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Ice Cream for the Soul or Reading for Pleasure

ICE CREAM FOR THE SOUL: ANNE SEBBA ON READING FOR PLEASURE

Council member Anne Sebba reflects on reading for pleasure.

I fell asleep last night with a book in my hands. There were just 40 pages to go until the end but, after a long and tiring day, much as I was desperate to know who lived and who died, I just failed to make it to the finish. Luckily I woke at 5am, before the rest of the household, and raced to the end, sorry it was over but happy to have shared a few days of my life with those heroic yet flawed characters. It was the most gripping and poignant story I have read for ages and urge anyone looking for a beautifully written tale in an original voice, who wants to understand how the heart functions and learn something about twentieth century history along the way (thats all of us, right?) to read Ayelet Gundar-Goshen’s novel, One night, Markovitch although you have to get to the end of the book to find out why it is so named.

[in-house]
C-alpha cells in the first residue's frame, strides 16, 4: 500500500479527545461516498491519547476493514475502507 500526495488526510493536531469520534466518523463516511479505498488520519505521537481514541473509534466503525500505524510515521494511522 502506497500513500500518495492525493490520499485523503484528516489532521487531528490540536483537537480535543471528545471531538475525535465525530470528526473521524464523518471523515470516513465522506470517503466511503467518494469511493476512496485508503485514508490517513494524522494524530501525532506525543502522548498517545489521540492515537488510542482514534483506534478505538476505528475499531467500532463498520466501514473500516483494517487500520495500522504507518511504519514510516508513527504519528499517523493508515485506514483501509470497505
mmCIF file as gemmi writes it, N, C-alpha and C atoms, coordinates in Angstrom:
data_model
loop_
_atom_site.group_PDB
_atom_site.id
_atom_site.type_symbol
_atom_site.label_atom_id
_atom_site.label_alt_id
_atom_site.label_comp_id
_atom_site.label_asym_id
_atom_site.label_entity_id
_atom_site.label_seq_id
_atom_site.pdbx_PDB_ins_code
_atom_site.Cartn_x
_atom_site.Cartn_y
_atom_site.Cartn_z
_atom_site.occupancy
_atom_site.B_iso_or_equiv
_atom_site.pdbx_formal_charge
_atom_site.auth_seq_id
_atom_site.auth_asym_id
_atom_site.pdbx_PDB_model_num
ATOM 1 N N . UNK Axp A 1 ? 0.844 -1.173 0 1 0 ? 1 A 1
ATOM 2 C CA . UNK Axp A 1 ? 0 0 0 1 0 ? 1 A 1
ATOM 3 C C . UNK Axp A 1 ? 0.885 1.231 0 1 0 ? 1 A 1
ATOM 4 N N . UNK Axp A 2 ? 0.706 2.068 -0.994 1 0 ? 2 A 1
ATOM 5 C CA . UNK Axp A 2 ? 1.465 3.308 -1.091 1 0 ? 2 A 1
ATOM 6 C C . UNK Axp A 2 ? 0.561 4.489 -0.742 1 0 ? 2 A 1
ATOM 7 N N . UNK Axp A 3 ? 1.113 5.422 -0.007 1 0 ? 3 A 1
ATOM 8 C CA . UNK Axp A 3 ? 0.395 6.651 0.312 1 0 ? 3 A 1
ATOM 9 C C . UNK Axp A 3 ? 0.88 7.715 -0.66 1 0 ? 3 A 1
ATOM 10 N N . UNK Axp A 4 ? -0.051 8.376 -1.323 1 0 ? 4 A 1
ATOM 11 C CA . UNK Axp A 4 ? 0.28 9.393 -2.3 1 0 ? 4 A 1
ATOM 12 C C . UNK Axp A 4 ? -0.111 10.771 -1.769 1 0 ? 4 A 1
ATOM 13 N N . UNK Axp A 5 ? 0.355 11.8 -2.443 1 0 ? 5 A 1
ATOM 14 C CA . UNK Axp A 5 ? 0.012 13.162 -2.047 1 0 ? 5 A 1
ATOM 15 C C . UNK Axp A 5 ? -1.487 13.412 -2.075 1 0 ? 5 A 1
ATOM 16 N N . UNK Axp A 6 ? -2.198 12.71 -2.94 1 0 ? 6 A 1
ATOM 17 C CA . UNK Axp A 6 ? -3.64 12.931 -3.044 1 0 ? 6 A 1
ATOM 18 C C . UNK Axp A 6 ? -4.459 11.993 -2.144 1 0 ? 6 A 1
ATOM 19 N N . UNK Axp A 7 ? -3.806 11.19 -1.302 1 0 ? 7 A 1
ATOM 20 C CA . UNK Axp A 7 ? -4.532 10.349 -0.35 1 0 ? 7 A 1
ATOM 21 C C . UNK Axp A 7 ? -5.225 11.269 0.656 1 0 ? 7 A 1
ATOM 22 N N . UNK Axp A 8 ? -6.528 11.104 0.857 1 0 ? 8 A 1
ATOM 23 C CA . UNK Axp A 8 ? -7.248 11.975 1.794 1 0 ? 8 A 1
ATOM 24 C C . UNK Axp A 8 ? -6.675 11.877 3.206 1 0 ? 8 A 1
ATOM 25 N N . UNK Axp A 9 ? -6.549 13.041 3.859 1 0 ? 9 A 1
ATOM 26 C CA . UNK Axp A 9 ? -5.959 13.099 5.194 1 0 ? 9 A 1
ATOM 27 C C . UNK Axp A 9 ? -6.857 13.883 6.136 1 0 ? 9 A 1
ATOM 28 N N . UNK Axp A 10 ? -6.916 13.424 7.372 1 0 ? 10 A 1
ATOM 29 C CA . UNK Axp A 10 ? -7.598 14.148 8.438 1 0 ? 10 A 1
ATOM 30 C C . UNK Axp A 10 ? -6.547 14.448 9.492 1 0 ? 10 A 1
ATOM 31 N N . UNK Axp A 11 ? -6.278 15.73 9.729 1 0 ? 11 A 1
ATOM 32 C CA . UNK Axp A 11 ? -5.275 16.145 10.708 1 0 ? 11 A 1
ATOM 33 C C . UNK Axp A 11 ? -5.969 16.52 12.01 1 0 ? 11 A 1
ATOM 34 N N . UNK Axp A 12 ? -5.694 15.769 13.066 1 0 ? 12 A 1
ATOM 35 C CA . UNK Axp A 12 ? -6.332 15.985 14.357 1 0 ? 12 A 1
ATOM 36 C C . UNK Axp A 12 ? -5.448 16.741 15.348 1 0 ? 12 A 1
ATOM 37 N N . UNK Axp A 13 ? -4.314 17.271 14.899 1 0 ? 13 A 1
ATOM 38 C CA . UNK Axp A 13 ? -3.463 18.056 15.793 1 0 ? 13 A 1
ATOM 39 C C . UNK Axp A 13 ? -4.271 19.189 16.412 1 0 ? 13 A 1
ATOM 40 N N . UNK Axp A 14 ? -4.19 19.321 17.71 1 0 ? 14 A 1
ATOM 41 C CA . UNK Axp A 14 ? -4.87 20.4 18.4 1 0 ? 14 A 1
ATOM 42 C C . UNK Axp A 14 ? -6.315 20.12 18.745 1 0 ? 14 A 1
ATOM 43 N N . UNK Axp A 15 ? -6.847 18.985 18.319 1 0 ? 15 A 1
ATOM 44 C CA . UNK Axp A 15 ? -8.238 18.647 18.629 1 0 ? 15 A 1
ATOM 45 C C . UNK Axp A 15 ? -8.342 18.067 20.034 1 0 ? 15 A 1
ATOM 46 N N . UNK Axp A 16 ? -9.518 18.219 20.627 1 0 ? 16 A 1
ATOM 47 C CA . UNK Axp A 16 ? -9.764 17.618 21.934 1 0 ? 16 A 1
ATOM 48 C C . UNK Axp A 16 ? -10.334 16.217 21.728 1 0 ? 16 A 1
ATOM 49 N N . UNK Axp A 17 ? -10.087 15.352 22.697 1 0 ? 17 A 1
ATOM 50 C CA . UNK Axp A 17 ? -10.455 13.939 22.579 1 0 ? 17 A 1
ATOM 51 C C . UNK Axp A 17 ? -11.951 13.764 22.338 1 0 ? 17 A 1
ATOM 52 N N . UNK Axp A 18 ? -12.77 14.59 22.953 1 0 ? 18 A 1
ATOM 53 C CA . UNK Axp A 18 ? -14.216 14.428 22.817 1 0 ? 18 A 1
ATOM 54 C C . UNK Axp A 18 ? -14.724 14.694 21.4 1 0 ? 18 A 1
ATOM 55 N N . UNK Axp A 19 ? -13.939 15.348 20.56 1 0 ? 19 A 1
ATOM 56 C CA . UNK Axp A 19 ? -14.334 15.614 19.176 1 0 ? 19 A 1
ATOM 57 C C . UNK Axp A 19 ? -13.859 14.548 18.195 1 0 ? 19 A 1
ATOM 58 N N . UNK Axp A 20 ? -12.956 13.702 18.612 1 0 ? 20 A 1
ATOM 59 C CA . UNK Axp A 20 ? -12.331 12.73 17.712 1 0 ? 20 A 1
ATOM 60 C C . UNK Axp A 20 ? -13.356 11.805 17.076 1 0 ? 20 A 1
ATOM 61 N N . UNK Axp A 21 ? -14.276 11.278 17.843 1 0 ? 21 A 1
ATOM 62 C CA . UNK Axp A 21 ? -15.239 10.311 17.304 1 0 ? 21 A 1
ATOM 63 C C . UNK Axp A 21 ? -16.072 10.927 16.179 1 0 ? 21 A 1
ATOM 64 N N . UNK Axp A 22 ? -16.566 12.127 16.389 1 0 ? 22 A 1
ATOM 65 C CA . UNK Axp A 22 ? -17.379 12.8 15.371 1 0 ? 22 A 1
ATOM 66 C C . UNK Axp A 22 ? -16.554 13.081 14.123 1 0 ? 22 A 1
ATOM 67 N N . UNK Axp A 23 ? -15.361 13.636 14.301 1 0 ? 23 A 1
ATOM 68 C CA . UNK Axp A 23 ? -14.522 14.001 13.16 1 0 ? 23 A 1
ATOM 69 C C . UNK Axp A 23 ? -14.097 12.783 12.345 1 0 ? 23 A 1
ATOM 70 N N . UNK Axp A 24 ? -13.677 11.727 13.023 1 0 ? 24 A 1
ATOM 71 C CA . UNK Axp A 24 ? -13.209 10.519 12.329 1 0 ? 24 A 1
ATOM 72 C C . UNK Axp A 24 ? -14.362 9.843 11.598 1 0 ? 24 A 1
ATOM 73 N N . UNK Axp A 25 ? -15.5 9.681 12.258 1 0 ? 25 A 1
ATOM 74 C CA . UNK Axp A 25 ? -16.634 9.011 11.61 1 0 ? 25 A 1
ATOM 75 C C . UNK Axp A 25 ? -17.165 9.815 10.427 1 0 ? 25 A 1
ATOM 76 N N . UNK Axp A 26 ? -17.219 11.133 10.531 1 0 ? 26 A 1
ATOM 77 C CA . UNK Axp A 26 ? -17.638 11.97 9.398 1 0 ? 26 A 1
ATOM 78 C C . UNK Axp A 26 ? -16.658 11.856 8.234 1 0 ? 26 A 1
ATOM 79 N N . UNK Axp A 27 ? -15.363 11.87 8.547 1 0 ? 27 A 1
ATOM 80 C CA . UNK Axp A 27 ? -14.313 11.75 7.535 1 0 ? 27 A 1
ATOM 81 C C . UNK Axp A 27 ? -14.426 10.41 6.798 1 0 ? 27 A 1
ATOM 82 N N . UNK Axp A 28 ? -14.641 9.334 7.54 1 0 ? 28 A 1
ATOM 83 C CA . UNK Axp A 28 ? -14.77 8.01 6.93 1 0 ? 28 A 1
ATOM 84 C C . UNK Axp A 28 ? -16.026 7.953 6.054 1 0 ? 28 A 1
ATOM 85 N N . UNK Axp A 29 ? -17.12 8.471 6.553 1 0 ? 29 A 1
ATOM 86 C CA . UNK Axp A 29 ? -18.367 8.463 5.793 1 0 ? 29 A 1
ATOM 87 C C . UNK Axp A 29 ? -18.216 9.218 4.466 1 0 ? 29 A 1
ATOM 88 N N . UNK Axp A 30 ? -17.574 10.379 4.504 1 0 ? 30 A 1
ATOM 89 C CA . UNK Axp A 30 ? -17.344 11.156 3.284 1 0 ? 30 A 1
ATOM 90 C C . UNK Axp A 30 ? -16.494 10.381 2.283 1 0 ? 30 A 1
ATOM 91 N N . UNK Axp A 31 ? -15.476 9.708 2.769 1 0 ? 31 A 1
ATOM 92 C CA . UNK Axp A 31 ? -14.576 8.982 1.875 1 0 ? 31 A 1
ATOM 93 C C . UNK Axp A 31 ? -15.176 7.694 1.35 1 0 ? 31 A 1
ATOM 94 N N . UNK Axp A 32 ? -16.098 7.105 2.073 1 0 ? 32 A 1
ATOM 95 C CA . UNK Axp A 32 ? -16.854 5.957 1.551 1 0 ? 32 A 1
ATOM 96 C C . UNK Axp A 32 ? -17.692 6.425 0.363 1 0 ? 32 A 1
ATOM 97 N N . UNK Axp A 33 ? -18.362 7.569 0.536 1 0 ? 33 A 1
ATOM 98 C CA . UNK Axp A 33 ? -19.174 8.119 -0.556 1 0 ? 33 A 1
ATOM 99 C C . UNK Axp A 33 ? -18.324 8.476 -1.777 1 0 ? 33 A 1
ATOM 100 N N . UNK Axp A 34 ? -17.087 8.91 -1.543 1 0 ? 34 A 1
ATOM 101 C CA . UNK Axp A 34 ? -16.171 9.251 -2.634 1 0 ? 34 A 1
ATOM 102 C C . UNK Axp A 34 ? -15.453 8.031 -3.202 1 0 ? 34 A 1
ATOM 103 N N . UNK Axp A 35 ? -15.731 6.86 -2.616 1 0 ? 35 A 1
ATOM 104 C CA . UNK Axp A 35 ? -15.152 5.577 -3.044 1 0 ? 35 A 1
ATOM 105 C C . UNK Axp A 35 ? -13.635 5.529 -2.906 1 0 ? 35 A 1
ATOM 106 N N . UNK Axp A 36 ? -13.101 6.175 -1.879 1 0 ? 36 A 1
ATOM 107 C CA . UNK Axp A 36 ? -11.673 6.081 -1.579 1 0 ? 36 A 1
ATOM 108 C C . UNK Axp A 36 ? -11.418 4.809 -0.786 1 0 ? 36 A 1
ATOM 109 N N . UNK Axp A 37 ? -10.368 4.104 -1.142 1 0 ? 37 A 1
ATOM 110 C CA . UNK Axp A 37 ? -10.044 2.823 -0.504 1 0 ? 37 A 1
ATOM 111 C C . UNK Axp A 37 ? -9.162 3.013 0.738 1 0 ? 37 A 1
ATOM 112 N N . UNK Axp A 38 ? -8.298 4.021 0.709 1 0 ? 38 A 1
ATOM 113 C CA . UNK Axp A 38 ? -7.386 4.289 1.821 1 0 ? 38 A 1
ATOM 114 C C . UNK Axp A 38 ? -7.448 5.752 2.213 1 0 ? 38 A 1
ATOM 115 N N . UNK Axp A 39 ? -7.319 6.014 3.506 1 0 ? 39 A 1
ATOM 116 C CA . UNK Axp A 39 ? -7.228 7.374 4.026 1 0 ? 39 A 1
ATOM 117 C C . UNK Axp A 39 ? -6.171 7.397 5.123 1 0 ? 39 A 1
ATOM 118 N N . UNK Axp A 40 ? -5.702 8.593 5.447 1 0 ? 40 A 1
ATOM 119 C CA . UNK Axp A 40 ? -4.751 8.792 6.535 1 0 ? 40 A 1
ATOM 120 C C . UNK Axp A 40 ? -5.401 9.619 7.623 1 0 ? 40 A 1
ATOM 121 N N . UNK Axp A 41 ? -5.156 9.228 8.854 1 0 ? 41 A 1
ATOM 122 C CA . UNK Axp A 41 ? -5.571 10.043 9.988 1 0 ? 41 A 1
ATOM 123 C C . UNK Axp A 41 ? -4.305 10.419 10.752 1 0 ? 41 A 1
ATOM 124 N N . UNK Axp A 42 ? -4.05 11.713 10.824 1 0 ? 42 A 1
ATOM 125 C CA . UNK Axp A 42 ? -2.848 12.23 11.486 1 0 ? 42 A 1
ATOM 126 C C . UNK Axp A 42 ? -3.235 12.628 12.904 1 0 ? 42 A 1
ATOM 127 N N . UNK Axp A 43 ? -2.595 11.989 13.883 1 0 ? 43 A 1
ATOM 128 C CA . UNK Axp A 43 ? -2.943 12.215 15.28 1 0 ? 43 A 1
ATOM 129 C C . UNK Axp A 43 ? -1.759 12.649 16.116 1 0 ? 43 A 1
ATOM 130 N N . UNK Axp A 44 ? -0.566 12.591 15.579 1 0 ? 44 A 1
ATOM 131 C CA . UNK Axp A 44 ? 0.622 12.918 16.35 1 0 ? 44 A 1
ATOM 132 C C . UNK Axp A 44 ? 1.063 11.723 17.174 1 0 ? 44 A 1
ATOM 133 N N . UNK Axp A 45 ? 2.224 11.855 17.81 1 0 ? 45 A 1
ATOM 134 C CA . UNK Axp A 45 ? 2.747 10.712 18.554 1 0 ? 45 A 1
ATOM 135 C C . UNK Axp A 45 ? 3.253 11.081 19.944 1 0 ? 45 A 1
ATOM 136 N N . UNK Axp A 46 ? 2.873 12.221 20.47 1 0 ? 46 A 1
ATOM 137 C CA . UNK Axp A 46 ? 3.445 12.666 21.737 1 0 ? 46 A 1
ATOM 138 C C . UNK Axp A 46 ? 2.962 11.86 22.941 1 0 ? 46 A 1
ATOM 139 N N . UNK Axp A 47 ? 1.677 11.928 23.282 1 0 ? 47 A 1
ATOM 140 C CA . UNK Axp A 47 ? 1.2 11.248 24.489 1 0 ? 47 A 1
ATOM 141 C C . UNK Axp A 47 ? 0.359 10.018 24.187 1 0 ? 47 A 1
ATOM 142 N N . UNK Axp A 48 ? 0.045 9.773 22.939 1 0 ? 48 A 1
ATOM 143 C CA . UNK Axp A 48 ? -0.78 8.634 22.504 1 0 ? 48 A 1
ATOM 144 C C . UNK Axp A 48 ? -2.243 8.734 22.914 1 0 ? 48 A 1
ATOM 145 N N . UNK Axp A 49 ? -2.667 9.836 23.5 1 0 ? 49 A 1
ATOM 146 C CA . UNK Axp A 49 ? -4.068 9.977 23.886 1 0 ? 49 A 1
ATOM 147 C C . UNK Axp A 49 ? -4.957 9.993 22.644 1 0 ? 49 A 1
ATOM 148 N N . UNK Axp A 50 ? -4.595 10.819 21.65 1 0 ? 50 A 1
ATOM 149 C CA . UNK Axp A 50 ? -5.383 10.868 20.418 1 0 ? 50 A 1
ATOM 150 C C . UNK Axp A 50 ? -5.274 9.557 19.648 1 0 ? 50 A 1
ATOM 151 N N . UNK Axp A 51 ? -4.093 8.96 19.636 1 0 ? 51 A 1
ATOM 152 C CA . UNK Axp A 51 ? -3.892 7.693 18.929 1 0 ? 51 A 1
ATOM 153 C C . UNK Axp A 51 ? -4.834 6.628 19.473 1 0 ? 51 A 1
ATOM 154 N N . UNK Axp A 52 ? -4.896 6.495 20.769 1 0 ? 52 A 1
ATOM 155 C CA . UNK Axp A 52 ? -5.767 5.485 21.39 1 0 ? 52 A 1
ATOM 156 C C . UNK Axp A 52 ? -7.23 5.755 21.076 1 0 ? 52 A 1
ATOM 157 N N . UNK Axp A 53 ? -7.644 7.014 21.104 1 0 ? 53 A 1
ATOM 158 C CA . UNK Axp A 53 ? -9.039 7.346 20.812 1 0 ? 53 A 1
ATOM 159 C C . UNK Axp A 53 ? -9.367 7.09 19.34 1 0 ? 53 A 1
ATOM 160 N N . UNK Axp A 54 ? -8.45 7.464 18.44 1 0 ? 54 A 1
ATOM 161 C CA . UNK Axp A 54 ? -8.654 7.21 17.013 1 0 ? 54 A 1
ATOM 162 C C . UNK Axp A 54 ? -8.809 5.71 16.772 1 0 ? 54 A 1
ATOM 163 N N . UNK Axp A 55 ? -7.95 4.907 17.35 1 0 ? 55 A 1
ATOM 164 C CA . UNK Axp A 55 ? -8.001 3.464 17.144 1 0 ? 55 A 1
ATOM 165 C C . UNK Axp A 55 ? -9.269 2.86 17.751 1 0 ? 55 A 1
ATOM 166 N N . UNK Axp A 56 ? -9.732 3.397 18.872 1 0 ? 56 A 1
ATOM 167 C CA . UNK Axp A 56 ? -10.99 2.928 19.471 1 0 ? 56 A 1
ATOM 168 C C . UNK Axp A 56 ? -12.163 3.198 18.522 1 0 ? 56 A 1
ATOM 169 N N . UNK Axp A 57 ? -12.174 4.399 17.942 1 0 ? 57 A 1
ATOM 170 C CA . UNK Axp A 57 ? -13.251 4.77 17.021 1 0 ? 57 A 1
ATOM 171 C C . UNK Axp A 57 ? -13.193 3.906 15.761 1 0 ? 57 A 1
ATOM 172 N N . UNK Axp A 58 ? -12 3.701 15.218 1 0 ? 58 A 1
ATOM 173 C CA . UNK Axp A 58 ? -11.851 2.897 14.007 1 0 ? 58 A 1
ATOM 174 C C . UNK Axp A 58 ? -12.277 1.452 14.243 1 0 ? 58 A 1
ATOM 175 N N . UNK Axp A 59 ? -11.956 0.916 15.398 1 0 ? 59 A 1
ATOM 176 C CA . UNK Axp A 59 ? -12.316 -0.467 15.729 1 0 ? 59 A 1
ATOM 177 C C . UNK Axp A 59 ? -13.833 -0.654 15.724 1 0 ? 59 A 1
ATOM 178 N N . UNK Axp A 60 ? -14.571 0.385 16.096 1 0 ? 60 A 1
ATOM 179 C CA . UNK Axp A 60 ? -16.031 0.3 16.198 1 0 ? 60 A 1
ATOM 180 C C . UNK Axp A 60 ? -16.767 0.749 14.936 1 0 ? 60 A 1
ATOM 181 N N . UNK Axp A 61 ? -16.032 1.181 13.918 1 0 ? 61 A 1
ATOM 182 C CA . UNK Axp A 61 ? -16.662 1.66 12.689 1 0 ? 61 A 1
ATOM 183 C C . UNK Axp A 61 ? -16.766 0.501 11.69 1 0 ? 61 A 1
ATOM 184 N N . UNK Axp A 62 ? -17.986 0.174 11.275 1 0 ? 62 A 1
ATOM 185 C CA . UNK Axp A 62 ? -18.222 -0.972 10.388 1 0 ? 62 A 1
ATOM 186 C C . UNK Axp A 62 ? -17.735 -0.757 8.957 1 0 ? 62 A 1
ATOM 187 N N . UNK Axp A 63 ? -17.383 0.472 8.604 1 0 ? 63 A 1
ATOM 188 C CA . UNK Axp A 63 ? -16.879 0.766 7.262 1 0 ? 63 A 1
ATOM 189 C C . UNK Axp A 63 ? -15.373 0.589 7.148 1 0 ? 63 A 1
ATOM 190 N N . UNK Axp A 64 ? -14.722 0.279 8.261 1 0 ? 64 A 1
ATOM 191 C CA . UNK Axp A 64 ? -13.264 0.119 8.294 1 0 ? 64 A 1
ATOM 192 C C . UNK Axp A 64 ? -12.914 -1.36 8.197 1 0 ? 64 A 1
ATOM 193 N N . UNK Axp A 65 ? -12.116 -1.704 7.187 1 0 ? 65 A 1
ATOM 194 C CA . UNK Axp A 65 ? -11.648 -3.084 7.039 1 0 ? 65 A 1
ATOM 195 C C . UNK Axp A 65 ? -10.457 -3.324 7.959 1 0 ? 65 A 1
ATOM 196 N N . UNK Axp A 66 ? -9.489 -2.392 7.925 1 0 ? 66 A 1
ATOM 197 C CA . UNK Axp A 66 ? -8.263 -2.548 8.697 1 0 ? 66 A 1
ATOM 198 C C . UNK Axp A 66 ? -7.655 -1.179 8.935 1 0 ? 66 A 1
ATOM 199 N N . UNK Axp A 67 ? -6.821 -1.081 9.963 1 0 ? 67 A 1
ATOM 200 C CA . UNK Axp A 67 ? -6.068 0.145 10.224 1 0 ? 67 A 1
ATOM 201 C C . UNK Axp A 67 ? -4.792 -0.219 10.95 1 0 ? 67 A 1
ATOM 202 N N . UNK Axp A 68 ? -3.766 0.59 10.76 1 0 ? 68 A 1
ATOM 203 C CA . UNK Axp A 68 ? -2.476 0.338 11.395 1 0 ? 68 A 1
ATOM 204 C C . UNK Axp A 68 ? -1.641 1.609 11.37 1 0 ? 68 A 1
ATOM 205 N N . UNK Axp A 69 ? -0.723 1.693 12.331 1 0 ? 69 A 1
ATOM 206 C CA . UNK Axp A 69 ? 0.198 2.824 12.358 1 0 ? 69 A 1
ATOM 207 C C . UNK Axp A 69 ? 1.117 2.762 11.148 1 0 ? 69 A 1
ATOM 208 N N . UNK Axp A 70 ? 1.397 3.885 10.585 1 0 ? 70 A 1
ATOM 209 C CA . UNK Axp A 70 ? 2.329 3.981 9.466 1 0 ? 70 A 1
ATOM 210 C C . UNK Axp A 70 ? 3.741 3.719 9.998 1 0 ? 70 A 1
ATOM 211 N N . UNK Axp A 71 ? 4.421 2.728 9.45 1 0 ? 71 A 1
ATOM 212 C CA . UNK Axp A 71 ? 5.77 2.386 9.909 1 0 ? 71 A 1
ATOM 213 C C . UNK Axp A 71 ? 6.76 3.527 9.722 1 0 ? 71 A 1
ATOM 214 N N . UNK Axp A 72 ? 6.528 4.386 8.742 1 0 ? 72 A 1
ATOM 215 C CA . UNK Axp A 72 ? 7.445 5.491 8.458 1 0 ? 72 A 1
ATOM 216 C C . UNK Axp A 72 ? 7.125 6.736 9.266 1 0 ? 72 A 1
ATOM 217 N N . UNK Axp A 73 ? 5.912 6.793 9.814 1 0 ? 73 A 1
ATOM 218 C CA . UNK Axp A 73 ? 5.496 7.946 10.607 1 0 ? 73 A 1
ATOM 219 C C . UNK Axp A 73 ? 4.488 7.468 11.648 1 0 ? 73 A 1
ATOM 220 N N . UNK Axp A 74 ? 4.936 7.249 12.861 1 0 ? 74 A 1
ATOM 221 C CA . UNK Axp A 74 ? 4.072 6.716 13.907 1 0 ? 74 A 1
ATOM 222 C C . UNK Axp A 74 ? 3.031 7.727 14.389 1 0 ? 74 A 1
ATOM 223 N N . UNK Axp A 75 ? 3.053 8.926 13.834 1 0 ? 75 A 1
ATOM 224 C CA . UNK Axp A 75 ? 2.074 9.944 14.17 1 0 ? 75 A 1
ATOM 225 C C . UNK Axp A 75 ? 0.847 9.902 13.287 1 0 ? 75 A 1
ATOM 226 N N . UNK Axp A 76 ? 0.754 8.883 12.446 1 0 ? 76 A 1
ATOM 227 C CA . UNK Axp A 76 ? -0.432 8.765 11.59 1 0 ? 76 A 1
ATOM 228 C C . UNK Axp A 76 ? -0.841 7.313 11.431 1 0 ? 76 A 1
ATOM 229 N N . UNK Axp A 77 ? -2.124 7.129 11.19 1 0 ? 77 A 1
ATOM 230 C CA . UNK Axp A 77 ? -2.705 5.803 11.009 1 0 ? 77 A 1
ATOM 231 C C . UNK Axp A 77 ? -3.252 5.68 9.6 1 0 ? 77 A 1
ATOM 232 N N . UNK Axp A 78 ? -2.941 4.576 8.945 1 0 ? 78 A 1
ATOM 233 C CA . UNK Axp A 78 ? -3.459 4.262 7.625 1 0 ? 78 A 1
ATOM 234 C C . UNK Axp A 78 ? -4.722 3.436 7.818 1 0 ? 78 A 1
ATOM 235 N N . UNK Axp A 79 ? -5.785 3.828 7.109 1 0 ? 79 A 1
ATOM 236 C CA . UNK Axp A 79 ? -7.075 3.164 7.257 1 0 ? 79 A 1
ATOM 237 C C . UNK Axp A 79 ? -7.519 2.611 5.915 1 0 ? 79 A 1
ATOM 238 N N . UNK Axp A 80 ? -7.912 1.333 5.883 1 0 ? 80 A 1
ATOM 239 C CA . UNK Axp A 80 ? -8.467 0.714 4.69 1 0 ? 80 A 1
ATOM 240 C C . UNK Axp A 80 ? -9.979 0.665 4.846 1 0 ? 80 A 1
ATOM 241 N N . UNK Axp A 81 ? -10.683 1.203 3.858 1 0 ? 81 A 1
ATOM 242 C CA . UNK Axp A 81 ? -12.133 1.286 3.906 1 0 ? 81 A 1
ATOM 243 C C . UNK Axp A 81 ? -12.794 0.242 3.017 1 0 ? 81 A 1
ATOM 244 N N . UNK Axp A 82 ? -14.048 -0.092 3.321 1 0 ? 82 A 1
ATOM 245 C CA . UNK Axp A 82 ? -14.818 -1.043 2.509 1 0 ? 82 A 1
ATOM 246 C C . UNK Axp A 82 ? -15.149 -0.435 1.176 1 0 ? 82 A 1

It’s hard to convey, in a black and white, matter-of-fact sentence why reading can bring such intense pleasure. Why getting immersed in a good book really does take you to other places, other times. Why, when youre engrossed in a good book, you really cant put it down. Like most things (playing an instrument, running or hiking) the more you do, the better you get and the more you like it but, unlike most things, you dont need any training to start. Reading is not exactly therapy but reading about someone who has experienced the same pain, sorrow, jealousy, elation, fear as you may be experiencing is a wonderfully comforting feeling. We are not, after all, entirely alone in the world.